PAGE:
Ask K.B. (Pete) Hall to expound on the wisdom and science of organic farming, and he'll likely say horse manure.
"We don't call it organic, we call it cheap farming," he said on a recent walk through his apricot orchard above Ojai.
Hall, 73, has been growing apricots without chemical pesticides and fertilizers since 1955 when he bought the 42-acre ranch. But he doesn't blow the horn for the organic movement. Nor does he steep himself in the emerging science of growing organically. His approach is more casual than that.
He pointed to an impressive mound of horse manure in the field. Collected from a nearby horse ranch, it's the only additive that goes into his ground.
"We don't use anything--that's why we call it cheap farming," he said. "We're poor old farmers. We can't afford to buy those chemical fertilizers," he said with a smile.
Hall's 700 trees may be the oldest naturally grown spread in the county. A sign at the ranch proclaims the apricots have been grown that way since 1906 when the trees were planted by a previous owner.
Hall is a burly, likable guy who wears blue overalls. When he bought the ranch 35 years ago, he was a geologist for an oil company in Ojai. The ranch, built in the 1840s, was barely livable.
"It had a wood stove and a spigot coming out of the wall," he said. "We heated our water on the wood stove."
It was on the farm that he and his wife, Emily, one of the first female Episcopal priests in California, raised seven sons, all named after biblical figures.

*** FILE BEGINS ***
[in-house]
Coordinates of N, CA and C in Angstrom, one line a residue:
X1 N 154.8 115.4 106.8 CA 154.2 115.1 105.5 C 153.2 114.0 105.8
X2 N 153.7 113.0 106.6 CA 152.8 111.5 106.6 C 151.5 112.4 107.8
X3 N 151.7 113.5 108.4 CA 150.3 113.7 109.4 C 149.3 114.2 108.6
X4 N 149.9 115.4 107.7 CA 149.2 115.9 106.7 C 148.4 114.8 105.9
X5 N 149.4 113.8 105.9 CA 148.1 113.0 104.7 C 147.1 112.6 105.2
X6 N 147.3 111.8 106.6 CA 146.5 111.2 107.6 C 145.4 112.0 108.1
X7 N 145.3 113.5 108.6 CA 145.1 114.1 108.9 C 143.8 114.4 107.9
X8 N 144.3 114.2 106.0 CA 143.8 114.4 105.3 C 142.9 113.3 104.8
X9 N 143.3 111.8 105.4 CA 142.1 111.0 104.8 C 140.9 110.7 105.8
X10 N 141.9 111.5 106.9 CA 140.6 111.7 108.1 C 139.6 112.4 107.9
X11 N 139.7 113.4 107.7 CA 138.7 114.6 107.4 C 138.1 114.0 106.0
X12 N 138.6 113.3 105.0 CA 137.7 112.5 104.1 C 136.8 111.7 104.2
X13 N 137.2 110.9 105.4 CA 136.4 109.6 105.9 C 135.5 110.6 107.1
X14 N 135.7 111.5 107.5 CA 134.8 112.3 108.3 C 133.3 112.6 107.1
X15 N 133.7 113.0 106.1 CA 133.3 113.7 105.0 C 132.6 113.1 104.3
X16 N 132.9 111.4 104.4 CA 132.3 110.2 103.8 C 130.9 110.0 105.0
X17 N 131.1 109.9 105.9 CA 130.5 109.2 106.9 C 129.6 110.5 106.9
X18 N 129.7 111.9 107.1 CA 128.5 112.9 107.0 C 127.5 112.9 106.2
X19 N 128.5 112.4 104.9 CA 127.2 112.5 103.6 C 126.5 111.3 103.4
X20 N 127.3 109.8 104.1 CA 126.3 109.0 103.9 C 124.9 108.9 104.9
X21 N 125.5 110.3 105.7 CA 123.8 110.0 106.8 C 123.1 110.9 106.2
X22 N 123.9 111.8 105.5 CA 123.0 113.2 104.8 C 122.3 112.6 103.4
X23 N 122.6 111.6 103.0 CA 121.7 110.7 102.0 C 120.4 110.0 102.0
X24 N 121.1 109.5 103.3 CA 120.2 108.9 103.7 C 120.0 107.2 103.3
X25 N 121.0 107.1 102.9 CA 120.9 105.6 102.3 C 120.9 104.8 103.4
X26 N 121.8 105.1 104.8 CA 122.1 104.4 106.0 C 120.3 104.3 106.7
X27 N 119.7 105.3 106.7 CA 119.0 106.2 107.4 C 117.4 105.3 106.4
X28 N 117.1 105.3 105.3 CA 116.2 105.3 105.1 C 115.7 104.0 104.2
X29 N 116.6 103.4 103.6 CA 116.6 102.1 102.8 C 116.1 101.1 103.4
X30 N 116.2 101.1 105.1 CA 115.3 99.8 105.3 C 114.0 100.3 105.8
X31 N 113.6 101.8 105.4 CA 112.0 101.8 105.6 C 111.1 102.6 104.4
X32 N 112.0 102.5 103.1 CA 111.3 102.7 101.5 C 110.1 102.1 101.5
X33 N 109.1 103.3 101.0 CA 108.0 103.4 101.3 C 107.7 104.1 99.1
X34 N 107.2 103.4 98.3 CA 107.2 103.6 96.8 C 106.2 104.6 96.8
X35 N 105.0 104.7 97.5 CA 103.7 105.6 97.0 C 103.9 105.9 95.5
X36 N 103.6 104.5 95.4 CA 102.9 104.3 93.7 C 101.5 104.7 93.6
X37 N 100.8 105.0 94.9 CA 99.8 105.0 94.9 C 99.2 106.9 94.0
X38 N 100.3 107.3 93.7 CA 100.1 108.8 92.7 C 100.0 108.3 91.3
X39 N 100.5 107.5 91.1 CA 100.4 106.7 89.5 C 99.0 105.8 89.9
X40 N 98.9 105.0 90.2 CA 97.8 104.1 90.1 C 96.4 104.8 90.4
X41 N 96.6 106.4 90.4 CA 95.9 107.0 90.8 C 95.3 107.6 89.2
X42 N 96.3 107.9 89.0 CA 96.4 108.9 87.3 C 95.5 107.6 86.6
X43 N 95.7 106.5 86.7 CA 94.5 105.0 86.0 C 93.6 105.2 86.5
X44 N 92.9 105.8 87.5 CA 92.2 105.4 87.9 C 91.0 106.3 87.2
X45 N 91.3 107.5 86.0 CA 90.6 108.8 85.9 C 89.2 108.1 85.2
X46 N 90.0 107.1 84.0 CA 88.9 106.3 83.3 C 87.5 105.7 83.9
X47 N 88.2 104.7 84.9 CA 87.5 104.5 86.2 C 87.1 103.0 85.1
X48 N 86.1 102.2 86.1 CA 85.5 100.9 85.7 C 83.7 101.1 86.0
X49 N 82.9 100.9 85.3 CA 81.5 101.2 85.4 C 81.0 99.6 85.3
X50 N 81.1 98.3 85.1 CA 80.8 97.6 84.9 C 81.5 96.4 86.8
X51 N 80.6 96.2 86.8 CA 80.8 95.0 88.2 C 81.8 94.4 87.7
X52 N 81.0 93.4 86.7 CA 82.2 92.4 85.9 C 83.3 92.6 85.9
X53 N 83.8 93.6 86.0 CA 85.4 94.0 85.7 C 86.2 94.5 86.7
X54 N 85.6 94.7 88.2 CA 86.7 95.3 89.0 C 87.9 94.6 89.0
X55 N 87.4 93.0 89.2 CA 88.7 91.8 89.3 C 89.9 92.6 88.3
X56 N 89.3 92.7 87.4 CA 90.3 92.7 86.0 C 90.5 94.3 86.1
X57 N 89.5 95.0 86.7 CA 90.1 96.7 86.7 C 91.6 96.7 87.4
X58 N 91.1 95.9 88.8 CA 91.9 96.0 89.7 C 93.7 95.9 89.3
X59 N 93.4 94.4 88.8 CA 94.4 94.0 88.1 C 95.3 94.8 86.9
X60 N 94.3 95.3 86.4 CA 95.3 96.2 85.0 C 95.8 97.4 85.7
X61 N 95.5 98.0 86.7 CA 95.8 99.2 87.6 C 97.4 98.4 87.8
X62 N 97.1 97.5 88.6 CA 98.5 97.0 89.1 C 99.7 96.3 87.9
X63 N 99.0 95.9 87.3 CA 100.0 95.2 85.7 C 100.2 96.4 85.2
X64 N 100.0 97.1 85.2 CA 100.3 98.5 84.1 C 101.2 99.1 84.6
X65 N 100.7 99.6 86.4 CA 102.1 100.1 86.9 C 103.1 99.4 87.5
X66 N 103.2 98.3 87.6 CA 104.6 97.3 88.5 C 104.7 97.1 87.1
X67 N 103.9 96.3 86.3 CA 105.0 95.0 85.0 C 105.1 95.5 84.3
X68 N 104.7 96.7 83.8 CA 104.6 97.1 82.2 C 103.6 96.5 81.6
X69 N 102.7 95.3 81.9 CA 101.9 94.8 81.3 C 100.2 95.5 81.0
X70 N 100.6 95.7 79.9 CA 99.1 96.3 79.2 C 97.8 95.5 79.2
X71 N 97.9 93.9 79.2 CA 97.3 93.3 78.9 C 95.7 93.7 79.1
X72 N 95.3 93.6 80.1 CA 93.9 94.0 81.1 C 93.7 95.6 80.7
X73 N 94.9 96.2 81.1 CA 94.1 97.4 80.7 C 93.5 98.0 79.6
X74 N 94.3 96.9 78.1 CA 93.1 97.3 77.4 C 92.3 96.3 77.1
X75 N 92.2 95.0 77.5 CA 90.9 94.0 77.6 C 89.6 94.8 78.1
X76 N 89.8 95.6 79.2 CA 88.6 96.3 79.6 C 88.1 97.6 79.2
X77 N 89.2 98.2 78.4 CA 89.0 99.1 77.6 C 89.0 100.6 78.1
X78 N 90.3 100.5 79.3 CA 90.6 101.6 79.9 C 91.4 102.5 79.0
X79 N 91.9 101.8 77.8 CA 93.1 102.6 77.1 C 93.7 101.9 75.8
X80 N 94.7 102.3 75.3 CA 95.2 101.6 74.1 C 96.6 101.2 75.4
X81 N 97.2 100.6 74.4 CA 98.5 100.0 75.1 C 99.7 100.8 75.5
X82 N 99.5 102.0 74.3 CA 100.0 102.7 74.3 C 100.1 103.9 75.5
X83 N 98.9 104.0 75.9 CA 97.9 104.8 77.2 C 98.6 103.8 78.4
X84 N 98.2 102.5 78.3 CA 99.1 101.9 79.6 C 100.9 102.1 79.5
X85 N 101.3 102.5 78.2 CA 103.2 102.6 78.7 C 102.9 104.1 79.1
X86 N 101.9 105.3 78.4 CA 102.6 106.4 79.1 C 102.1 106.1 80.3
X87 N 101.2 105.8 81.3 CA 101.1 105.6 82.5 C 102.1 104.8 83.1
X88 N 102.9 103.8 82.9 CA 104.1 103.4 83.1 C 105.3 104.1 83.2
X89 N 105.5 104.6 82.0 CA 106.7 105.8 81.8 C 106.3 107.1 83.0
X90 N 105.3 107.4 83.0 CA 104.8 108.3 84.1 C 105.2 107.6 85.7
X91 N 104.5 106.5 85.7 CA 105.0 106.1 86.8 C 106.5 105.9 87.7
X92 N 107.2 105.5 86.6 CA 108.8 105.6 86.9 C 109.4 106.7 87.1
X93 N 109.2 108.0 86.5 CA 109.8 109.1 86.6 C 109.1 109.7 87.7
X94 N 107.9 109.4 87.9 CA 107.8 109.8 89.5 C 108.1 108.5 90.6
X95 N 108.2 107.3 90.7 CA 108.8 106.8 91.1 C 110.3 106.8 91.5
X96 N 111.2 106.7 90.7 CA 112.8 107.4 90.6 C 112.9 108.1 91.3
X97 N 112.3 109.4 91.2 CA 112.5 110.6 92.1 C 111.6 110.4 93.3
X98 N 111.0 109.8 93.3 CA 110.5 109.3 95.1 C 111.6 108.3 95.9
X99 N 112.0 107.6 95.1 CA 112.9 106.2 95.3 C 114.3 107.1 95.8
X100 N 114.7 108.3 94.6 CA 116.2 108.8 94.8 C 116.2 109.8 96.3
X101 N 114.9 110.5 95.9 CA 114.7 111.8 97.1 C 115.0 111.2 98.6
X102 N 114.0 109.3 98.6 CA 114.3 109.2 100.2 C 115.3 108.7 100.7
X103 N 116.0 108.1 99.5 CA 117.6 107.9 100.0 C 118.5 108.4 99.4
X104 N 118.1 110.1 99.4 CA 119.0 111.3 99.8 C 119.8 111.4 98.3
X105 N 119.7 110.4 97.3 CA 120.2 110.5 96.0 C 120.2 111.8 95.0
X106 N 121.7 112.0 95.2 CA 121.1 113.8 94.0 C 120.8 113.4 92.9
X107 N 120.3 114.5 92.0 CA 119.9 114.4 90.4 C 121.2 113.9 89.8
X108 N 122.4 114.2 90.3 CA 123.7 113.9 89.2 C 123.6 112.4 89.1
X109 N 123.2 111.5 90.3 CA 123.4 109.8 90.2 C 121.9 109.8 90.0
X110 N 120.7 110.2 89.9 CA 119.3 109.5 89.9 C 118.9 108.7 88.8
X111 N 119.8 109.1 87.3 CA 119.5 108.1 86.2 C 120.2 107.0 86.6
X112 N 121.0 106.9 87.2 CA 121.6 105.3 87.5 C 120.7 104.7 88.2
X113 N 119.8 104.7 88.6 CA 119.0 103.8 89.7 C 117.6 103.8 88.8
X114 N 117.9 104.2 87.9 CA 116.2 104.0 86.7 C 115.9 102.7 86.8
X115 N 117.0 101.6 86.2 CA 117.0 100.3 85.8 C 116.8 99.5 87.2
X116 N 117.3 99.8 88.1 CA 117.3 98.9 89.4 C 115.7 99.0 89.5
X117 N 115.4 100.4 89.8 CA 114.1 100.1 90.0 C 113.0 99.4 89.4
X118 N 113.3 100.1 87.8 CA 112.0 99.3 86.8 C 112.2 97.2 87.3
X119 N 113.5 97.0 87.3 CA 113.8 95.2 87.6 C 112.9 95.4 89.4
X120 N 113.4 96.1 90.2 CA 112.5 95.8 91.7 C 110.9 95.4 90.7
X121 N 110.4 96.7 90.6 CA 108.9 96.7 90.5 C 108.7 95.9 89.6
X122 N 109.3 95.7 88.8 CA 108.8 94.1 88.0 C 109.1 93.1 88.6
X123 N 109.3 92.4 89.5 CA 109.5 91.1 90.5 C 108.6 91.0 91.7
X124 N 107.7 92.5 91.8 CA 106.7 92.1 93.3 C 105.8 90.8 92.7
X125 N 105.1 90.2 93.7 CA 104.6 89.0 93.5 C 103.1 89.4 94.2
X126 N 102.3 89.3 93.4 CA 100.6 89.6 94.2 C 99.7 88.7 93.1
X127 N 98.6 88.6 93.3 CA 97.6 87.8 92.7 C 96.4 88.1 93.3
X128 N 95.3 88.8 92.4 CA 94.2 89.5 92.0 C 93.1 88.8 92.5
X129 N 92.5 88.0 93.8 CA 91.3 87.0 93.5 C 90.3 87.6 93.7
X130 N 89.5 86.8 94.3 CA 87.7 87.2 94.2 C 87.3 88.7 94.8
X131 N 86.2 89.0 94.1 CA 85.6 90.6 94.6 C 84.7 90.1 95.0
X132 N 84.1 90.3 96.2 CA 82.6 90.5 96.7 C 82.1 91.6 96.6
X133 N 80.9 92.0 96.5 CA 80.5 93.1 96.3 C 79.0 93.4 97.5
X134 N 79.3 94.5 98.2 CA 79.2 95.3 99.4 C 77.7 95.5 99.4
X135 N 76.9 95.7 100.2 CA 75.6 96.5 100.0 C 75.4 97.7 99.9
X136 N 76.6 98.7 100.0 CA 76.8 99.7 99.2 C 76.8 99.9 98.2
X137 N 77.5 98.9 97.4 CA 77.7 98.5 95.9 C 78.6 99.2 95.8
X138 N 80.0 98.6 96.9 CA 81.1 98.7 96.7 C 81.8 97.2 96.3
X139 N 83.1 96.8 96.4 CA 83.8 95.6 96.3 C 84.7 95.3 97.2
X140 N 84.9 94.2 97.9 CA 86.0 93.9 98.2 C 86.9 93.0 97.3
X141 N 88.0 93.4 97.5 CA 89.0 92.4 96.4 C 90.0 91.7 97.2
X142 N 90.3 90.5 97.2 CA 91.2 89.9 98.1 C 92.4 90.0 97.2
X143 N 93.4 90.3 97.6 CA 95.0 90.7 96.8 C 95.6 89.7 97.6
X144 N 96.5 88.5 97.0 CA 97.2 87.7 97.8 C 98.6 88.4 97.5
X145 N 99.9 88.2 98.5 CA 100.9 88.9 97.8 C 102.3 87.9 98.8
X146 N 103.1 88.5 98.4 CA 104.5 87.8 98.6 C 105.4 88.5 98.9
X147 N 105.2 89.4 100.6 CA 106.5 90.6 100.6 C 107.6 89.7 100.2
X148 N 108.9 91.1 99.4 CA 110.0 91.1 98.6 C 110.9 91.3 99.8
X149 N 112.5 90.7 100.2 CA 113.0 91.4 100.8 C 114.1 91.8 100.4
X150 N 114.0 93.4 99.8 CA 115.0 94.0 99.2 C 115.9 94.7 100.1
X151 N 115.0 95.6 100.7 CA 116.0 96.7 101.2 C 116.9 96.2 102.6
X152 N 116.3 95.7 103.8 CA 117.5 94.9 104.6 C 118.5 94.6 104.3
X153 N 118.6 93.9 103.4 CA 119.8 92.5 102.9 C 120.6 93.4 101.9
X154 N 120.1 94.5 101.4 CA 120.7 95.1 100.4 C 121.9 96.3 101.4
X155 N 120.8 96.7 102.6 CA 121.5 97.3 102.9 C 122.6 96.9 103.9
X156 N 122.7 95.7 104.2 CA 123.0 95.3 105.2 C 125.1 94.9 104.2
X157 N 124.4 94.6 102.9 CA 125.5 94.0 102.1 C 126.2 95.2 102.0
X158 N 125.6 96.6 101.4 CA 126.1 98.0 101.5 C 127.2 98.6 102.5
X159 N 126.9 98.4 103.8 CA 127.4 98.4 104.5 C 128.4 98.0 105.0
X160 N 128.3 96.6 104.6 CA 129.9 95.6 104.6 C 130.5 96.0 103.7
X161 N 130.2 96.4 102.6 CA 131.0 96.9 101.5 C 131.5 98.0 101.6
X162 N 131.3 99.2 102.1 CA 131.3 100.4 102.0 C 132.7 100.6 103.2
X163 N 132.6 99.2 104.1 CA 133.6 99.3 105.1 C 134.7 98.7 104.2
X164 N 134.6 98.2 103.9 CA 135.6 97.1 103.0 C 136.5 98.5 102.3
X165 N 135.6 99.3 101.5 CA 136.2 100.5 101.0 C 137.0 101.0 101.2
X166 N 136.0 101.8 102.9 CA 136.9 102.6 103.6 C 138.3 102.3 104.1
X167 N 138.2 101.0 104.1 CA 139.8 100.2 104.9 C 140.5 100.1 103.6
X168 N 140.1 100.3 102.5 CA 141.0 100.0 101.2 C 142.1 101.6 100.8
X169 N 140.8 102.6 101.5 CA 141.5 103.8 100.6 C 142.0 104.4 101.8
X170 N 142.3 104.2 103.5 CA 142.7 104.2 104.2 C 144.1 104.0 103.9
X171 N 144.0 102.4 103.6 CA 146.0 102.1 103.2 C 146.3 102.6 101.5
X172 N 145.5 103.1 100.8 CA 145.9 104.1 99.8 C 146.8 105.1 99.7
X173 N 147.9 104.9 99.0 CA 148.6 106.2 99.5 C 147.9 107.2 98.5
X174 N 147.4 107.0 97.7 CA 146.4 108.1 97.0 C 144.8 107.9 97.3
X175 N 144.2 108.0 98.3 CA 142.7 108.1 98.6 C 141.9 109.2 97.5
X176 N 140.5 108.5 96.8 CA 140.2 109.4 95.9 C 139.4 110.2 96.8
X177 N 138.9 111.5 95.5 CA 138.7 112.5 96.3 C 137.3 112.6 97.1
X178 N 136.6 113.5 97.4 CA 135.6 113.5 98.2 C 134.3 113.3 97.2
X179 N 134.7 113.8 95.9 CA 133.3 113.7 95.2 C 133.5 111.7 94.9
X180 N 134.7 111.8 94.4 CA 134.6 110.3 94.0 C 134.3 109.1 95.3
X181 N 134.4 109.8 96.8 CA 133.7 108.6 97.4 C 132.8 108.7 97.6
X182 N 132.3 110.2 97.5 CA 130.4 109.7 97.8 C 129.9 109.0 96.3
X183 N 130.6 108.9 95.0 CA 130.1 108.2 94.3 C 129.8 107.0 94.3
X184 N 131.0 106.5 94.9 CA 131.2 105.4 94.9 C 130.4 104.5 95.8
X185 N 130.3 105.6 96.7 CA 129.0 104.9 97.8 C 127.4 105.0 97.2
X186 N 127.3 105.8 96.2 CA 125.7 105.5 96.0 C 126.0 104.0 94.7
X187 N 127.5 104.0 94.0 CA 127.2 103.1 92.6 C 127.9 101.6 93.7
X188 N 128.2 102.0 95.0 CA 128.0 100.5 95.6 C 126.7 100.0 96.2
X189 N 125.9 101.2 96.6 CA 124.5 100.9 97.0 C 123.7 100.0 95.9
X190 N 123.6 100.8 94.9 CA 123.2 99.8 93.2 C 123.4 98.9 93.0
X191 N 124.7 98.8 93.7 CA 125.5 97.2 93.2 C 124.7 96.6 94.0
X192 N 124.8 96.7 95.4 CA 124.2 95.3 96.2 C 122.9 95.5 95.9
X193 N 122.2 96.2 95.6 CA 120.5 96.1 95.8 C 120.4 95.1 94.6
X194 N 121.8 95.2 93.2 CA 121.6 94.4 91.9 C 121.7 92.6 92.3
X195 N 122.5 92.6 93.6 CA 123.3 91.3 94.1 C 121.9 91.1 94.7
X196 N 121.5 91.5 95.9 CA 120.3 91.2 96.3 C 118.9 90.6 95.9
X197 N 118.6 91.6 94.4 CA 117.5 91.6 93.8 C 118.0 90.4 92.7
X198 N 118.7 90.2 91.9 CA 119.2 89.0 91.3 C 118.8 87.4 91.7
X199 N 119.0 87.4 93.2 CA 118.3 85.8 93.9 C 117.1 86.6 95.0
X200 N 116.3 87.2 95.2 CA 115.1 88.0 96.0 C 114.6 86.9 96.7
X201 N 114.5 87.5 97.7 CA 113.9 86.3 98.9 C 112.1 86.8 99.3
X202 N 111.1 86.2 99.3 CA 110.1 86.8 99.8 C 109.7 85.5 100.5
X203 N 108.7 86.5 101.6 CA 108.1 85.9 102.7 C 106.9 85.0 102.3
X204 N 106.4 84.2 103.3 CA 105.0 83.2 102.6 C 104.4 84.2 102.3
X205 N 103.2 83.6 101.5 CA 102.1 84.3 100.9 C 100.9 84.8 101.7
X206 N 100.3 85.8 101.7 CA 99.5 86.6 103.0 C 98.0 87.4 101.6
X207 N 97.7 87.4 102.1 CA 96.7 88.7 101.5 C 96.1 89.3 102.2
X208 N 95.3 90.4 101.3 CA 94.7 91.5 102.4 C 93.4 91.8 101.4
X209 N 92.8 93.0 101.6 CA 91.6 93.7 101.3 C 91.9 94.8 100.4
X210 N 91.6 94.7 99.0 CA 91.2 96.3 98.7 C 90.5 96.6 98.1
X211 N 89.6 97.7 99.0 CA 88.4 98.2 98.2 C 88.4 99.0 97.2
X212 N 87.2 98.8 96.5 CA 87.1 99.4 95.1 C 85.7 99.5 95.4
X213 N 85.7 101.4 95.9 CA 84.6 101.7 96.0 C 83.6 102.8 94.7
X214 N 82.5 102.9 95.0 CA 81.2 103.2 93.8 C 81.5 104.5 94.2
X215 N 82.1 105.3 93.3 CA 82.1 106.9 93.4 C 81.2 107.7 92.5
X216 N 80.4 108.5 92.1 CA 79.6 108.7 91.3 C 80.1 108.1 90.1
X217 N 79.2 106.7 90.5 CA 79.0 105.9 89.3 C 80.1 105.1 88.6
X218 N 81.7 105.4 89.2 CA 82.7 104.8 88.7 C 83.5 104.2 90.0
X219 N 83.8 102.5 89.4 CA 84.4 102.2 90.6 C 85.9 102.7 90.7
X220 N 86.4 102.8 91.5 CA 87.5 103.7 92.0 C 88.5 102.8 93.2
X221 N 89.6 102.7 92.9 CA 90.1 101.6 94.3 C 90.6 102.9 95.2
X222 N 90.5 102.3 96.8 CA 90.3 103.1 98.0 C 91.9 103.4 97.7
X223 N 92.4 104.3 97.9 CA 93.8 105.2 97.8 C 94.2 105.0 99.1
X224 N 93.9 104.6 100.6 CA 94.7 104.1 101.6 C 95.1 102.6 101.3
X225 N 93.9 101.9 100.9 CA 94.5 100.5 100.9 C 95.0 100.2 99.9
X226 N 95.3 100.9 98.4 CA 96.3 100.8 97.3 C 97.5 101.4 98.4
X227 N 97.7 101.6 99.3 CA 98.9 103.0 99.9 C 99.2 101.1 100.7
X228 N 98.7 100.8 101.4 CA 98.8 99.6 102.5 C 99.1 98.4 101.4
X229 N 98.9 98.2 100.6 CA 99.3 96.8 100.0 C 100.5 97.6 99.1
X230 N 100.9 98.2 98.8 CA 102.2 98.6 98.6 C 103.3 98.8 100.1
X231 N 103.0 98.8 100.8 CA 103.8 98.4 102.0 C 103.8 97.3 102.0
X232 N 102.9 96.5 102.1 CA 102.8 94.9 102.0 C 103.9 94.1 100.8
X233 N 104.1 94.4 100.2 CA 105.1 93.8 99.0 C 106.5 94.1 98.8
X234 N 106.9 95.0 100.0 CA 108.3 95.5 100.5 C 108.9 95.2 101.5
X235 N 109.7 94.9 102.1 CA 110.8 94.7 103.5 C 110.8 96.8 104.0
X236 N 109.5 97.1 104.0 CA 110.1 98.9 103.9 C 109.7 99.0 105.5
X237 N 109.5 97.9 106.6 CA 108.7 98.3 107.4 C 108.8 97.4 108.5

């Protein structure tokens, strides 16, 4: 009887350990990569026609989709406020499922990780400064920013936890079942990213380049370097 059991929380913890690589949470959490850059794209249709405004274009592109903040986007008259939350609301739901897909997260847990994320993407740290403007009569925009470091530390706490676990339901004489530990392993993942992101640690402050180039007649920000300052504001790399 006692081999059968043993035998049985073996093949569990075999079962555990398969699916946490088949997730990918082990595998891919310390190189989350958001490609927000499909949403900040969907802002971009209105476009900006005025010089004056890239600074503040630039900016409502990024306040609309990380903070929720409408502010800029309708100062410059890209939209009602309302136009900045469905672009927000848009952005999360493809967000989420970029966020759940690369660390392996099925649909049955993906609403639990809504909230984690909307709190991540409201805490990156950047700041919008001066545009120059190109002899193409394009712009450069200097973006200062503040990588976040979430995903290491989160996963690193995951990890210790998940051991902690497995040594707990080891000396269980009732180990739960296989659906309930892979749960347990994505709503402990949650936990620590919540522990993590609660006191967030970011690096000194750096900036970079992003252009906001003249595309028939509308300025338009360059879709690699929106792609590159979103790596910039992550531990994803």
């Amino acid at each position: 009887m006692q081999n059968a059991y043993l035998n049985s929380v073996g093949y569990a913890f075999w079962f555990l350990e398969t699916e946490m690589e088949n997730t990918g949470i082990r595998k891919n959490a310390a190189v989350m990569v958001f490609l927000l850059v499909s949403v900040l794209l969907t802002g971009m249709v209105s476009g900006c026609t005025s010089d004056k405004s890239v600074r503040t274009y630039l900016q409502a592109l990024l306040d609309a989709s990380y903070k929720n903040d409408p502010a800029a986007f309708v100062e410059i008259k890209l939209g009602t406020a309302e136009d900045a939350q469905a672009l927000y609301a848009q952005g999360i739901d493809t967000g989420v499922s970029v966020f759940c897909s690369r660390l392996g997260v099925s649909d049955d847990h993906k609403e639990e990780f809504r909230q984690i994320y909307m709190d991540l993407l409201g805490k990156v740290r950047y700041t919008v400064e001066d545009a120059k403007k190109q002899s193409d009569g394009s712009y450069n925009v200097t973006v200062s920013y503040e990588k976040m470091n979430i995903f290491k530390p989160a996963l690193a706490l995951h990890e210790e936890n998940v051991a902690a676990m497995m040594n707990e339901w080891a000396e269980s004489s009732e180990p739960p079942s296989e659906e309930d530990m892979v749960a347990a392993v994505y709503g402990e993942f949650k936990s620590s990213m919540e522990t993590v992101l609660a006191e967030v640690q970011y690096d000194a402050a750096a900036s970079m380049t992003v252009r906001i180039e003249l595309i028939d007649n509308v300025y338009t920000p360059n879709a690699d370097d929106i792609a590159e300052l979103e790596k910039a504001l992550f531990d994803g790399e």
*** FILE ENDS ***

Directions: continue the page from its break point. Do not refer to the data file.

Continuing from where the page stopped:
He quit the oil company in 1966 when he was asked to transfer to Los Angeles. He turned his efforts to farming and did oil consulting work on the side. It was his wife who steered him toward natural foods.
"She's a health nut," he said. Plagued with allergies, she has always searched out the purest foods to alleviate her symptoms. At one time the ranch included goats, and the children were raised on goat's milk because she believed it to be healthier than cow's milk.
Hall said he doesn't believe in going overboard, but he eats whole wheat bread. "I sort of go along with the idea."
He hawks the apricots at a roadside stand in front of the ranch. He sells them at farmers markets and to health food store distributors. Every year he ships 40 pounds of them to a wealthy Frenchman who claims they are the best in the world.
"It's really just a family deal--we're not big operators," he said. One son runs a tractor for him when the ground needs work, others help harvest, dry and package the fruit. He and his wife moved to Santa Paula four years ago and a couple of his sons are still living at the ranch.
His philosophy of farming is more passive than active, a fact that probably bewilders other organic growers who tirelessly pamper the soil with whatever organic products they can find.
He takes a more natural view. He opposes chemical pesticides and fertilizers because they lower the soil's own natural resistance to fight disease and pests. The soil can take better care of itself without them, or much of anything else, he said.
"That's what everyone is finding out with this big environmental thing," he said. "If you upset the balance of nature, you're killing off the good bugs and the bad ones."
Hall could probably get a bigger crop if he irrigated his ground and used the chemicals. His fruit would be totally unblemished and without any worms.
"That's the problem, people are used to perfection," he said. "Would you rather eat a worm or pesticides?"